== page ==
It's Miller Time Again!

VERO BEACH, Fla.-- "I bet you thought you'd never see this day come, " said Greg Miller to a reporter, who had come to Dodgertown's Field One. "I've been waiting for it, but not as long as you have," was the reply. For Miller was about to face live competition for the first time in over 20 months

As he leaped over the foul line on his way to the mound (some of the game's superstitions live on), it might be said that it was a moment that just about everybody connected with the Dodgers had anticipated eagerly. Miller, you understand, has never been just another hopeful. When he went out with shoulder aches in September 2003, he was rated the top pitching prospect in the organization -- maybe, in all baseball.

That year he had started with Vero Beach, finished in Jacksonville. Between the two, he was 12-5 with a 2.21 ERA and 151 strikeouts in 141 innings, a 6-4, 190-pound teenage lefthander with a glittering future that had become clouded by the ache in his pitching shoulder.

It was not considered major at first; a minor arthroscopic procedure could fix it in a few months. But as the months dragged on and the problem didn't seem to go away, it was finally determined that a shaving of his left clavicle was necessary. That operation followed.

Tuesday, after all those dreary months of rehabilitation, Greg was to face some young Dodgers in a camp game, limited to 20 pitches. His first seemed like a medium fast ball that was promptly whacked into left field for a single. Was this to be one of those, "Oh, well, at least he's throwing again," days?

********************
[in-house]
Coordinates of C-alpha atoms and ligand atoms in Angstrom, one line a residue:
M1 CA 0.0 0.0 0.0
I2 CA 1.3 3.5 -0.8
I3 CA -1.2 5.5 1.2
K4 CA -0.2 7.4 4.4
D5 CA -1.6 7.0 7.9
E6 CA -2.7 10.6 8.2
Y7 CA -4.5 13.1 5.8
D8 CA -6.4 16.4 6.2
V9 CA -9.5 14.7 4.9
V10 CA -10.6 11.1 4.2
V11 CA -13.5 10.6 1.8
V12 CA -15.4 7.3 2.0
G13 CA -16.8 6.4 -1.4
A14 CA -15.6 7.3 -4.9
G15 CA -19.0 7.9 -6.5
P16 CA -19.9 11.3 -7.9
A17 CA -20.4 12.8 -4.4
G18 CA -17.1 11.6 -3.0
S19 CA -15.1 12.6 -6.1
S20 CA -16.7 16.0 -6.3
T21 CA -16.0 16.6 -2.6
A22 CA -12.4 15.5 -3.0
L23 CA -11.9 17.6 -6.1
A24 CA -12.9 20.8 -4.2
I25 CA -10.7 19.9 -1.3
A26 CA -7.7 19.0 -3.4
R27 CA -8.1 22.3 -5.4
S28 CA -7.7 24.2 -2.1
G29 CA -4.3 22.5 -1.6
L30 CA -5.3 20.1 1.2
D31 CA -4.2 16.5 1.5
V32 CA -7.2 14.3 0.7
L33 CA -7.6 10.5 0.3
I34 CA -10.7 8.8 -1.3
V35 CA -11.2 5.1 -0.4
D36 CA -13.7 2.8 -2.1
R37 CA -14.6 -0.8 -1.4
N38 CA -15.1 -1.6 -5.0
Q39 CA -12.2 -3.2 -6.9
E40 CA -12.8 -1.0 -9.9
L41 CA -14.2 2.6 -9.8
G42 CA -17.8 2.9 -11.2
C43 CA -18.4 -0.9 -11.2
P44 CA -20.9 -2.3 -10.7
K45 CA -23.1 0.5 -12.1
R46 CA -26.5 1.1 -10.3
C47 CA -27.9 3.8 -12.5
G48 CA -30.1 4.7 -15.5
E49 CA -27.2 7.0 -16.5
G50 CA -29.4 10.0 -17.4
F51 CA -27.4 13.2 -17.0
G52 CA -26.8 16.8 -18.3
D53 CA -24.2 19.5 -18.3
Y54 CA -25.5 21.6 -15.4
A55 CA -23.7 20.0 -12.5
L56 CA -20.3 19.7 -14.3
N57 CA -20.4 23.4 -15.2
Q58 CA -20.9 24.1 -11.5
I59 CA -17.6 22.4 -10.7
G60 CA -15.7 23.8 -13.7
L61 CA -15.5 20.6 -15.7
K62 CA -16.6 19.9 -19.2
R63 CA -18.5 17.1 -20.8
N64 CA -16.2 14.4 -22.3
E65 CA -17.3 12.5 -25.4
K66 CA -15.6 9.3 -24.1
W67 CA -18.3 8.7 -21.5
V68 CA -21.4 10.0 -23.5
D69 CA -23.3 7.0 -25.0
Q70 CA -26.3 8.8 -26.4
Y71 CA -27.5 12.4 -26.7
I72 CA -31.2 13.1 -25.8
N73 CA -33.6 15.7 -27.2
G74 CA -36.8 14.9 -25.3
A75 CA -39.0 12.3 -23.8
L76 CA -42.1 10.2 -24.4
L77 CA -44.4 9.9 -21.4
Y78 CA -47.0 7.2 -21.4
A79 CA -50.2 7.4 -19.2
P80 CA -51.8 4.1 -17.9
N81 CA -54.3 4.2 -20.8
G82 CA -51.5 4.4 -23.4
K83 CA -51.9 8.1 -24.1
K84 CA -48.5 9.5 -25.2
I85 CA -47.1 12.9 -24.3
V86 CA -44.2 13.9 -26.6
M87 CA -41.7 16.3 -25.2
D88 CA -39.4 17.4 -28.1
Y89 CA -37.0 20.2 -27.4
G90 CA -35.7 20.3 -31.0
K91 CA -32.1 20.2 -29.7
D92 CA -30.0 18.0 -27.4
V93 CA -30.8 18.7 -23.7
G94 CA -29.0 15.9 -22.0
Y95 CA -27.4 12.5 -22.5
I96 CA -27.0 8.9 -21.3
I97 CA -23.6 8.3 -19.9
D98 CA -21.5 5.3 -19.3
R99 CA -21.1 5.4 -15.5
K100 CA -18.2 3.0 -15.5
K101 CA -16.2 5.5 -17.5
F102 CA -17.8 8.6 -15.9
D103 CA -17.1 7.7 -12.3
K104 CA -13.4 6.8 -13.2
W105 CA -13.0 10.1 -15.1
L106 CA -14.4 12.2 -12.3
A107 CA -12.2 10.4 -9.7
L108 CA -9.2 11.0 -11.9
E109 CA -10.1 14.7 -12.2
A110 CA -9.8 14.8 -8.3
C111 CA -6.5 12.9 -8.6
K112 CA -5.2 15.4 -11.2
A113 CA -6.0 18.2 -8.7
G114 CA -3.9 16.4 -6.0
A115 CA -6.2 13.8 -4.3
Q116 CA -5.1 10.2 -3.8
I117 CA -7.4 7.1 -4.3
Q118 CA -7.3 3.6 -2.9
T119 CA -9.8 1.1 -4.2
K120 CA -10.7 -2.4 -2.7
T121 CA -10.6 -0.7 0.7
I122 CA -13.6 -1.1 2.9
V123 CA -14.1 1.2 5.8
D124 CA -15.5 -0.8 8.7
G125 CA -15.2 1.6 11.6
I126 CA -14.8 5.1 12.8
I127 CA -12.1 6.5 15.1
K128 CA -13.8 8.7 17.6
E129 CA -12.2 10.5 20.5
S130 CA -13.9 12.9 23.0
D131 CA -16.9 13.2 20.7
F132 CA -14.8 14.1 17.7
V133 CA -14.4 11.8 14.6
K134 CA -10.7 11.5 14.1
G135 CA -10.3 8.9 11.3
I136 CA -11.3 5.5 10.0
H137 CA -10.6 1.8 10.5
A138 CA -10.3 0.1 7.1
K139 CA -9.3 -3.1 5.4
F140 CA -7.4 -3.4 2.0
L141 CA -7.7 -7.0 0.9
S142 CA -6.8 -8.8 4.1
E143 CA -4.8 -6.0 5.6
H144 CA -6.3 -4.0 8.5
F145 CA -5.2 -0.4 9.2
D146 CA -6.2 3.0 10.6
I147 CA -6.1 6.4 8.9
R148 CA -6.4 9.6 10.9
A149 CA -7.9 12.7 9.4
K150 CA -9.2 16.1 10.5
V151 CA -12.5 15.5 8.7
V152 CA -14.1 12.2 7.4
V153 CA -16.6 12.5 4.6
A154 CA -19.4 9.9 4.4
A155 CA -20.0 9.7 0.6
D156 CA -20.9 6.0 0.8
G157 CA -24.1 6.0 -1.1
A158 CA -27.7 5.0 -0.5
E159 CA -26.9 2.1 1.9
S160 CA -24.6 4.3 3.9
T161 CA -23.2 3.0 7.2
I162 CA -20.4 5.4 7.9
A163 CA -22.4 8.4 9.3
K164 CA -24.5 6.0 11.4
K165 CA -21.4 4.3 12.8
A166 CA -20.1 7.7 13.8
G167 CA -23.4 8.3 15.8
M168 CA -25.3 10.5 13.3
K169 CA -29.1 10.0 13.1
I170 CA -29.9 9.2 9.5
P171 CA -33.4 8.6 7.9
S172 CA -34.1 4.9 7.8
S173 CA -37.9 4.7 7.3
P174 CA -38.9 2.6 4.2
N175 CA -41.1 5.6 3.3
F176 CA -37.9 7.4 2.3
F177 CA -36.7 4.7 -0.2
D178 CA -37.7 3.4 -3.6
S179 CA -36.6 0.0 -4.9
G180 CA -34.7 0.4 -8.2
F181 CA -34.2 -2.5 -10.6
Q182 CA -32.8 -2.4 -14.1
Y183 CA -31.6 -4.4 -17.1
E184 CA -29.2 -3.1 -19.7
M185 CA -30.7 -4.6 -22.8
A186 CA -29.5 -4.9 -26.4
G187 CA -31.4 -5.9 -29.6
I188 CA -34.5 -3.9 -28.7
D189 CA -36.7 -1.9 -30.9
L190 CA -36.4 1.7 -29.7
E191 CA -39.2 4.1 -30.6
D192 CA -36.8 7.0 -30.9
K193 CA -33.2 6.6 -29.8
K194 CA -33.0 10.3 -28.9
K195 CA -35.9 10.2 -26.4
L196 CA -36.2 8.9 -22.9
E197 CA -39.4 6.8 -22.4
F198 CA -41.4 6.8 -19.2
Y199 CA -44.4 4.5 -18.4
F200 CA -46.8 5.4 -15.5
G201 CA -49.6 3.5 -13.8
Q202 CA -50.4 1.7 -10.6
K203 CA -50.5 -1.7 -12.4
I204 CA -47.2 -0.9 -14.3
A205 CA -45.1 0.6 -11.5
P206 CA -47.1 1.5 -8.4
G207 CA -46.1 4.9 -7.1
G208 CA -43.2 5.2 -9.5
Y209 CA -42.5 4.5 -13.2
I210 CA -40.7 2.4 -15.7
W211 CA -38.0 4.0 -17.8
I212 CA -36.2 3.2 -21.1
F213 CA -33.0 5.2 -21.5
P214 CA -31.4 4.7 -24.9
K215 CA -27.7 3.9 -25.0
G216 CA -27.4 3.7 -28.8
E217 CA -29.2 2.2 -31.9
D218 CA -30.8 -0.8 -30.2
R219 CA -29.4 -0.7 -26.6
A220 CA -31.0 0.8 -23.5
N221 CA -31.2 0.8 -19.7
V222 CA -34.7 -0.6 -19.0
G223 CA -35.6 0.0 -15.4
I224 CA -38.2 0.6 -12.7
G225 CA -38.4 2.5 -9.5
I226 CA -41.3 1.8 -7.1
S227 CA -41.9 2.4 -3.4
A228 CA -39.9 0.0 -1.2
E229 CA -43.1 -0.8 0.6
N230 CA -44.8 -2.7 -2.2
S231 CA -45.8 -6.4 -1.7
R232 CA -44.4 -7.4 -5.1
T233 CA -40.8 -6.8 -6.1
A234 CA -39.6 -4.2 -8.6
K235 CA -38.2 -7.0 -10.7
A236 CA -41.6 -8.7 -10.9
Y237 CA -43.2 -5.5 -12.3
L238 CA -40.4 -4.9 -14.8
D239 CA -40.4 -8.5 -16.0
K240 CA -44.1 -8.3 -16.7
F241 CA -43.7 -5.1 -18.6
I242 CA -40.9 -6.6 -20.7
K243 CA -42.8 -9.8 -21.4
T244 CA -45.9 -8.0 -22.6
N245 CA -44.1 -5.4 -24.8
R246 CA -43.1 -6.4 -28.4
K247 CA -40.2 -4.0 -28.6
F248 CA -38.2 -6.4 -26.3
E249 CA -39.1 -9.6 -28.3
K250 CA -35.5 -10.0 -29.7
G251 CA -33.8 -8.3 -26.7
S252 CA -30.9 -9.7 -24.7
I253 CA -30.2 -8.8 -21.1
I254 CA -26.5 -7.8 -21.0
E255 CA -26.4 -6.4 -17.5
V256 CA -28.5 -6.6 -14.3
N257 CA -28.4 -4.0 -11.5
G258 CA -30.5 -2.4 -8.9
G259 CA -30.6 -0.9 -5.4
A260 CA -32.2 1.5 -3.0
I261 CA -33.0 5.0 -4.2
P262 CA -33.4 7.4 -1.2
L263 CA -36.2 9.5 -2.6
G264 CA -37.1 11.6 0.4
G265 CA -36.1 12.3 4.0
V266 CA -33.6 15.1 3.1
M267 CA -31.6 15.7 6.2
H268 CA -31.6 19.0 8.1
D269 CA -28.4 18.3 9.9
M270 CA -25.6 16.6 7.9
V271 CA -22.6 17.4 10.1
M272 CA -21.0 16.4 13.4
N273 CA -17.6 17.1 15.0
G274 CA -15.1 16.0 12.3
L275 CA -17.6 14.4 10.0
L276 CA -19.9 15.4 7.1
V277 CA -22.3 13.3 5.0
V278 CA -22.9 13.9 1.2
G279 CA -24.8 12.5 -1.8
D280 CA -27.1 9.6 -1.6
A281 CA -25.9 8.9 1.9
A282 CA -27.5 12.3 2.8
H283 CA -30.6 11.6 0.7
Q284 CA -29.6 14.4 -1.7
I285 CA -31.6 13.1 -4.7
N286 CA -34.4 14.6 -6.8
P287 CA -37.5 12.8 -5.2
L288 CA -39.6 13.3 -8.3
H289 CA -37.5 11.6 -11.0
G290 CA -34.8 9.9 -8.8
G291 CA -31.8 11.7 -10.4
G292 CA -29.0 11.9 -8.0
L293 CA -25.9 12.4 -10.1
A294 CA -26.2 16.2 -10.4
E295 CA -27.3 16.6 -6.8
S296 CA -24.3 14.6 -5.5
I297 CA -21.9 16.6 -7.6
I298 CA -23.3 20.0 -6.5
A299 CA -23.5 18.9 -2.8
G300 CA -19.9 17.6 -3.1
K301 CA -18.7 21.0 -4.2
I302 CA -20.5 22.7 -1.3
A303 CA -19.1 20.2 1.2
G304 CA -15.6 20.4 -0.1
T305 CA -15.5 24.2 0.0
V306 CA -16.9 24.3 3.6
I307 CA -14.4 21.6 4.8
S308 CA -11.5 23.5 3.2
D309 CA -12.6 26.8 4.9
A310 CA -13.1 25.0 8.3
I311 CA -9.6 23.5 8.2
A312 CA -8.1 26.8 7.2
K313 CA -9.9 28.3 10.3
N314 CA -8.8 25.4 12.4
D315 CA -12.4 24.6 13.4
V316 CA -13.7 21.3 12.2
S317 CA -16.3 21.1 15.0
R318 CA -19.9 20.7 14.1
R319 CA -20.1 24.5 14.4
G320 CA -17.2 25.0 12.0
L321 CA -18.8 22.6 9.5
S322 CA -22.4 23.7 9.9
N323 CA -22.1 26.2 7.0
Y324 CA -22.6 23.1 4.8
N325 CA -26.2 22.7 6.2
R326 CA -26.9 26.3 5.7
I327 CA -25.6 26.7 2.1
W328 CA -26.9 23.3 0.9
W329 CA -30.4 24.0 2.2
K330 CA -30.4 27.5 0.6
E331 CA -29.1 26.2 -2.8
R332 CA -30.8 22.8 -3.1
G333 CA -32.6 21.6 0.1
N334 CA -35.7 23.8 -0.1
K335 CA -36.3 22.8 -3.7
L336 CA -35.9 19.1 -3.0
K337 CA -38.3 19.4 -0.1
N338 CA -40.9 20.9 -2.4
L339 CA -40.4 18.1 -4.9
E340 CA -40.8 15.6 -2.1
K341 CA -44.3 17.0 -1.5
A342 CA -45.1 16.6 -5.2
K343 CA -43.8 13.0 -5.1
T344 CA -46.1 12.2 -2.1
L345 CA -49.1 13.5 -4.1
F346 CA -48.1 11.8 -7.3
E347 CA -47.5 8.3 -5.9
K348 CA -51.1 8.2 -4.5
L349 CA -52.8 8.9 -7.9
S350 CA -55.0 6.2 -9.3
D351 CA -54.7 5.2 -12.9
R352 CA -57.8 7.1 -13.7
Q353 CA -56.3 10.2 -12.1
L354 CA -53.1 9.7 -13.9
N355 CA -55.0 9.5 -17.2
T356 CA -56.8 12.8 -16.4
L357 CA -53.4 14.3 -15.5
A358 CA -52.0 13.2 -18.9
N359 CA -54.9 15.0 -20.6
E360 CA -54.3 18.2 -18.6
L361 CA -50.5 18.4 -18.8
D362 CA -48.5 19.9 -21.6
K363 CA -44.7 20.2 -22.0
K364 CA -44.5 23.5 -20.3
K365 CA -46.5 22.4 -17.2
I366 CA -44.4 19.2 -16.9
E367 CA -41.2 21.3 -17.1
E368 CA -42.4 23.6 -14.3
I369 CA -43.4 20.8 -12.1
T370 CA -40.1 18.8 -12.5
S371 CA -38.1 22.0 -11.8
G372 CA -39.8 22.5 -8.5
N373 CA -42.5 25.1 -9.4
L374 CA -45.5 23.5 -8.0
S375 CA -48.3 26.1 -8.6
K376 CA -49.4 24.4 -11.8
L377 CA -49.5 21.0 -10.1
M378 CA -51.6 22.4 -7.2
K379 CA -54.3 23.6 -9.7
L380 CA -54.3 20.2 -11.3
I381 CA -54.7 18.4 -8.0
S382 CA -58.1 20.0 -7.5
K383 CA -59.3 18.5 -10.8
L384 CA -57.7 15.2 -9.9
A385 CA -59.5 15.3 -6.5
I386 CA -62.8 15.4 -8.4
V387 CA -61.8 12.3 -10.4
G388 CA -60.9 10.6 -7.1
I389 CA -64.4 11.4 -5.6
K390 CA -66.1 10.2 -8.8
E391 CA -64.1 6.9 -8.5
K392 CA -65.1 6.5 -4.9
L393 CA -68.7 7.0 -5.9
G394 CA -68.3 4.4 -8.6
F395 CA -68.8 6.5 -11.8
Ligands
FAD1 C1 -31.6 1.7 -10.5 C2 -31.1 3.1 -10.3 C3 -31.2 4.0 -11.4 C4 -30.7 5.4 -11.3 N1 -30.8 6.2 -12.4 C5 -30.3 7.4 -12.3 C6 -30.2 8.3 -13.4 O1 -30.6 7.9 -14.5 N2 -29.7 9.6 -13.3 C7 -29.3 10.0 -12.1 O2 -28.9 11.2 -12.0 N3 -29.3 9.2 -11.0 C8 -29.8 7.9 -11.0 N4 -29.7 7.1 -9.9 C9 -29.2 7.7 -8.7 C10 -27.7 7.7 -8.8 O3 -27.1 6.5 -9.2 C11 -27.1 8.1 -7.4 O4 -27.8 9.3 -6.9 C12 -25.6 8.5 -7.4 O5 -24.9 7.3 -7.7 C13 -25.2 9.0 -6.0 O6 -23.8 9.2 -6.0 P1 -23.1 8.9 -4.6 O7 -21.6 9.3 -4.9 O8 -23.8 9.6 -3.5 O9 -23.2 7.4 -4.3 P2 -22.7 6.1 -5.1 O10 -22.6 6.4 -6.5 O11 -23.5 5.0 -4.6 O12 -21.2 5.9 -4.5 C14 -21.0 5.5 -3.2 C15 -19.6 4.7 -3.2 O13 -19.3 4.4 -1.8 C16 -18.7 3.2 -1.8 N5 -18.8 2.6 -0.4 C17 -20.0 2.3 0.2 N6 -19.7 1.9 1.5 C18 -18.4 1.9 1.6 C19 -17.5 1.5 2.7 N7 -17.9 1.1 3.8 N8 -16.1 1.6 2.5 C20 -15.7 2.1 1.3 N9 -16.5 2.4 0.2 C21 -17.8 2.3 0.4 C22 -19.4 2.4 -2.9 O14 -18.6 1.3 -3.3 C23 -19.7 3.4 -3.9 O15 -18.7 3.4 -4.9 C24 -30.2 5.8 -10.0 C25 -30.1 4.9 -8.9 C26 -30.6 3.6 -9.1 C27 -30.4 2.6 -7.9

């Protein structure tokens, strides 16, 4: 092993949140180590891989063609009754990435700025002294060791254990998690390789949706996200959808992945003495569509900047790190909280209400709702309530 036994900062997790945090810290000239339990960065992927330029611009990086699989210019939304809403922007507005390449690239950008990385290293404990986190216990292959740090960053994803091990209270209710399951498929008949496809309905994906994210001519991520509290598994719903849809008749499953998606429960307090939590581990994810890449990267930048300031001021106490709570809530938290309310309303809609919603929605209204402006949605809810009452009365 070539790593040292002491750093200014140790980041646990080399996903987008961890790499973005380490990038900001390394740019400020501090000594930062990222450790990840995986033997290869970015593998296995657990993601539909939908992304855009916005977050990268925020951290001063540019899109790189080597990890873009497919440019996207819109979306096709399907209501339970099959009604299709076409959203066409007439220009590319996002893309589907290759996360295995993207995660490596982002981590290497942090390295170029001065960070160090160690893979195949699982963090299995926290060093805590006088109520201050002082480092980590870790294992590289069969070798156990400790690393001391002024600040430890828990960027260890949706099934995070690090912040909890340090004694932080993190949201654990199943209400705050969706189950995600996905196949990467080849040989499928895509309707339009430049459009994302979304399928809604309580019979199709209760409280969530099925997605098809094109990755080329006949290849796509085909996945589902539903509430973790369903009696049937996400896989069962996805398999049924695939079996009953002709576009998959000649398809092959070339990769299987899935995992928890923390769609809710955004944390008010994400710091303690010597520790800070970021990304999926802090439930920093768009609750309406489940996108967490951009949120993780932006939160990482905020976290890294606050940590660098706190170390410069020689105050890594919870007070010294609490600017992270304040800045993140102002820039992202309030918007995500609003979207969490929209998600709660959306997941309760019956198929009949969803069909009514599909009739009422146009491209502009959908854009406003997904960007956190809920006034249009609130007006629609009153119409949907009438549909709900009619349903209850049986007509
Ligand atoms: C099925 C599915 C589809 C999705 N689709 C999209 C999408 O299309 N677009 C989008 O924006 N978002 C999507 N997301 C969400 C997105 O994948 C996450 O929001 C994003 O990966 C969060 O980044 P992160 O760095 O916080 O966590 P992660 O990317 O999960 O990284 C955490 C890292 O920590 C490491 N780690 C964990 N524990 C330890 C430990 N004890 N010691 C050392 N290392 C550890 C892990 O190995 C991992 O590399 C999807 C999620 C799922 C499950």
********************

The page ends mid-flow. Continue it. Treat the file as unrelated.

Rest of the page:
The answer followed quickly as his next pitch contained much more life and was bounced to short. A flip to second and on to first for the double play. Two pitches, two outs.

He was reaching into his arsenal for the next batter. Ball one, ball two, ball three, ball four. To an observer sitting next to pitching coach George Culver behind a screen erected just behind home plate, it seemed that at least two, maybe three of those offerings had caught corners. The groans from the bench grew audible, Culver shook his head at the calls. "C'mon, Jimmy," another angry coach yelled at the umpire.

Miller calmly went after the next man who hit a weak pop fly out. With three outs, he looked toward the bench. "Stay out there," Culver ordered.

The next pitch was ball one, again a marginal one that again went in the batter's favor. The next two were dribbled foul, then one that was definitely wide that caused Miller to shake his head in annoyance at himself. The pitch that followed bit down nastily in a manner the players call, "filthy", The batter swung over it and departed.

"One more hitter, " declared Culver. Another sinker for strike one, a ball outside, a curve that swept over for strike two, then a slow hopper to second and his work was nicely done.

"Where was I?" Greg asked the player who had held the speed gun, "86-88?"

"Are you kidding ? You hit 93 and 94. Most of them were 90-91."

Afterwards, Greg observed, " Not bad for the first time, I guess. I threw mostly fast balls, maybe three curves, three changeups and a slider."

Did the questionable calls bother him? "Not really. That happens. It was just good to be out there. I feel great."

What's next?

"At least one more time here, probably Saturday. I hope to throw more pitches then."

His arm slot, he declares," is my old one. I did fool around and drop down while I was rehabbing but I started feeling good so I'm back over the top. I wasn't satisfied with my velocity so I have to build arm strength."

He's fallen down on the charts since that heady second season. He might even have dropped out of the minds of many watching the progress of the likes of Chad Billingsley, Jonathan Broxton, and Chuck Tiffany. Please remember, though, he's only 20 years old and if he can throw consistently like he did on this day, he's definitely someone to consider at or near the top of the heap.